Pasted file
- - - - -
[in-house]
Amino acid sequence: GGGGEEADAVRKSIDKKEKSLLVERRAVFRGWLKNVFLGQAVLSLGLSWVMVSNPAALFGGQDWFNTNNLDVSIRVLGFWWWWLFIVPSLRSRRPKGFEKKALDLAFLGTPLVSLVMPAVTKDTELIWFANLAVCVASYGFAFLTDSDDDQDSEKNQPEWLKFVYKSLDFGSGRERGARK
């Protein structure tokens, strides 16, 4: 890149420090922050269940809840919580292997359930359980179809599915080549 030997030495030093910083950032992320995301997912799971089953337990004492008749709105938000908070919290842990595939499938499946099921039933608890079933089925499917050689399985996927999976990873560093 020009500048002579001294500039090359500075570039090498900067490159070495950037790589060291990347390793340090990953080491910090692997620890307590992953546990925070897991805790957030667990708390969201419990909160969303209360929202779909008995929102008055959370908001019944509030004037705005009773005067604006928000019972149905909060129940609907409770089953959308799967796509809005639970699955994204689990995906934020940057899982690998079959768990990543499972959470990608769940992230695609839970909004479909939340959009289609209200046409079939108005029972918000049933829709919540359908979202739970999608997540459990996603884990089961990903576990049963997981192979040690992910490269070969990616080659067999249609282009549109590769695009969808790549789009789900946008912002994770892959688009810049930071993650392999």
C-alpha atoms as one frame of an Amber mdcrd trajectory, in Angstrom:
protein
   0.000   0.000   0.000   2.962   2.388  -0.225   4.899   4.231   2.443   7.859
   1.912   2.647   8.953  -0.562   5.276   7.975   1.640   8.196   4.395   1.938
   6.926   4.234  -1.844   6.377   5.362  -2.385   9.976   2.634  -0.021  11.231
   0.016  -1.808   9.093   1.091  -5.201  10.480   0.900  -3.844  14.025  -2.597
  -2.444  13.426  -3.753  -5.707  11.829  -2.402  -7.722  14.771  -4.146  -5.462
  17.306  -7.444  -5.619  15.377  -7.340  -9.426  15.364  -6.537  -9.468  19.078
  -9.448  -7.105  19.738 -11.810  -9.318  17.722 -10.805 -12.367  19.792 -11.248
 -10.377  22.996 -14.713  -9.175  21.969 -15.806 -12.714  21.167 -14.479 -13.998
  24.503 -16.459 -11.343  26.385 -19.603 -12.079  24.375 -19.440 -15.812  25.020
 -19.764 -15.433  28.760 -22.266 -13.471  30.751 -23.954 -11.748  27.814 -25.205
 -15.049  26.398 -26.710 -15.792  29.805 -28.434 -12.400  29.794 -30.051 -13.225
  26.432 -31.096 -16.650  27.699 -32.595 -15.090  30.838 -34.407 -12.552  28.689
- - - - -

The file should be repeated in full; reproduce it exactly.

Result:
[in-house]
Amino acid sequence: GGGGEEADAVRKSIDKKEKSLLVERRAVFRGWLKNVFLGQAVLSLGLSWVMVSNPAALFGGQDWFNTNNLDVSIRVLGFWWWWLFIVPSLRSRRPKGFEKKALDLAFLGTPLVSLVMPAVTKDTELIWFANLAVCVASYGFAFLTDSDDDQDSEKNQPEWLKFVYKSLDFGSGRERGARK
């Protein structure tokens, strides 16, 4: 890149420090922050269940809840919580292997359930359980179809599915080549 030997030495030093910083950032992320995301997912799971089953337990004492008749709105938000908070919290842990595939499938499946099921039933608890079933089925499917050689399985996927999976990873560093 020009500048002579001294500039090359500075570039090498900067490159070495950037790589060291990347390793340090990953080491910090692997620890307590992953546990925070897991805790957030667990708390969201419990909160969303209360929202779909008995929102008055959370908001019944509030004037705005009773005067604006928000019972149905909060129940609907409770089953959308799967796509809005639970699955994204689990995906934020940057899982690998079959768990990543499972959470990608769940992230695609839970909004479909939340959009289609209200046409079939108005029972918000049933829709919540359908979202739970999608997540459990996603884990089961990903576990049963997981192979040690992910490269070969990616080659067999249609282009549109590769695009969808790549789009789900946008912002994770892959688009810049930071993650392999």
C-alpha atoms as one frame of an Amber mdcrd trajectory, in Angstrom:
protein
   0.000   0.000   0.000   2.962   2.388  -0.225   4.899   4.231   2.443   7.859
   1.912   2.647   8.953  -0.562   5.276   7.975   1.640   8.196   4.395   1.938
   6.926   4.234  -1.844   6.377   5.362  -2.385   9.976   2.634  -0.021  11.231
   0.016  -1.808   9.093   1.091  -5.201  10.480   0.900  -3.844  14.025  -2.597
  -2.444  13.426  -3.753  -5.707  11.829  -2.402  -7.722  14.771  -4.146  -5.462
  17.306  -7.444  -5.619  15.377  -7.340  -9.426  15.364  -6.537  -9.468  19.078
  -9.448  -7.105  19.738 -11.810  -9.318  17.722 -10.805 -12.367  19.792 -11.248
 -10.377  22.996 -14.713  -9.175  21.969 -15.806 -12.714  21.167 -14.479 -13.998
  24.503 -16.459 -11.343  26.385 -19.603 -12.079  24.375 -19.440 -15.812  25.020
 -19.764 -15.433  28.760 -22.266 -13.471  30.751 -23.954 -11.748  27.814 -25.205
 -15.049  26.398 -26.710 -15.792  29.805 -28.434 -12.400  29.794 -30.051 -13.225
  26.432 -31.096 -16.650  27.699 -32.595 -15.090  30.838 -34.407 -12.552  28.689